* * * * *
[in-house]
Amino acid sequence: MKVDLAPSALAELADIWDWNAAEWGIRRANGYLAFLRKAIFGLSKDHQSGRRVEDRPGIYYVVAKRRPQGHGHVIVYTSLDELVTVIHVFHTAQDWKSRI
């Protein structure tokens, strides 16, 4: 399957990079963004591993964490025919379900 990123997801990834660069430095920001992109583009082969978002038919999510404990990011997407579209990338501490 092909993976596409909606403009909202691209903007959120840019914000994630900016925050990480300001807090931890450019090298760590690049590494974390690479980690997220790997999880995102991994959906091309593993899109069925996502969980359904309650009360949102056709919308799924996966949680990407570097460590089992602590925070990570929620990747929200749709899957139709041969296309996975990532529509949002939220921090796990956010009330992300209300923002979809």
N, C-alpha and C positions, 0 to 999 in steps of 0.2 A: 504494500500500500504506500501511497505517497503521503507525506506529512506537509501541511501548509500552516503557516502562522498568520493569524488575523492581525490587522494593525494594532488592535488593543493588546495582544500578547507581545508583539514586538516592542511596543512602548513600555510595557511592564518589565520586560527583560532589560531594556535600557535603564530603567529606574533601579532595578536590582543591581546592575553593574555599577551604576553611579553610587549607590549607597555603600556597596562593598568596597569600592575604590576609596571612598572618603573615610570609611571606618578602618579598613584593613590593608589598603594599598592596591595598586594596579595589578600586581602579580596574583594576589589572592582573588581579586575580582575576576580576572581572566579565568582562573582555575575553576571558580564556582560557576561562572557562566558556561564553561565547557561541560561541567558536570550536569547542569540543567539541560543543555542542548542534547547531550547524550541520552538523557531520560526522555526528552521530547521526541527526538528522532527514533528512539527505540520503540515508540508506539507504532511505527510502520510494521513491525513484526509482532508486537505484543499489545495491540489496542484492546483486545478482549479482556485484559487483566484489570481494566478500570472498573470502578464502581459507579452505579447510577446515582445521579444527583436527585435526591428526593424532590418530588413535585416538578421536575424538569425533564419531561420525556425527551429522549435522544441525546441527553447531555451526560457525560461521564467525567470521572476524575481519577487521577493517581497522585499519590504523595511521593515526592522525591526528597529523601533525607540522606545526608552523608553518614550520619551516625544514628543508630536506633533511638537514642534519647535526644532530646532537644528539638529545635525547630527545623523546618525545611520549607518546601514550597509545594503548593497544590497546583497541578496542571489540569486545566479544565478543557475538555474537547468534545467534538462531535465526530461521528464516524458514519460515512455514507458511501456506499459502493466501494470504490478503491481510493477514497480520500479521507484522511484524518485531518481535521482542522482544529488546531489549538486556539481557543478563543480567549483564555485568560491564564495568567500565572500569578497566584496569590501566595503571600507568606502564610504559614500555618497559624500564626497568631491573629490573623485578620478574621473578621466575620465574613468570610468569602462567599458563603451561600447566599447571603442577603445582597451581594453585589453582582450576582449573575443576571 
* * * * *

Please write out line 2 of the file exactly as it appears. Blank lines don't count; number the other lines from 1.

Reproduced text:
Amino acid sequence: MKVDLAPSALAELADIWDWNAAEWGIRRANGYLAFLRKAIFGLSKDHQSGRRVEDRPGIYYVVAKRRPQGHGHVIVYTSLDELVTVIHVFHTAQDWKSRI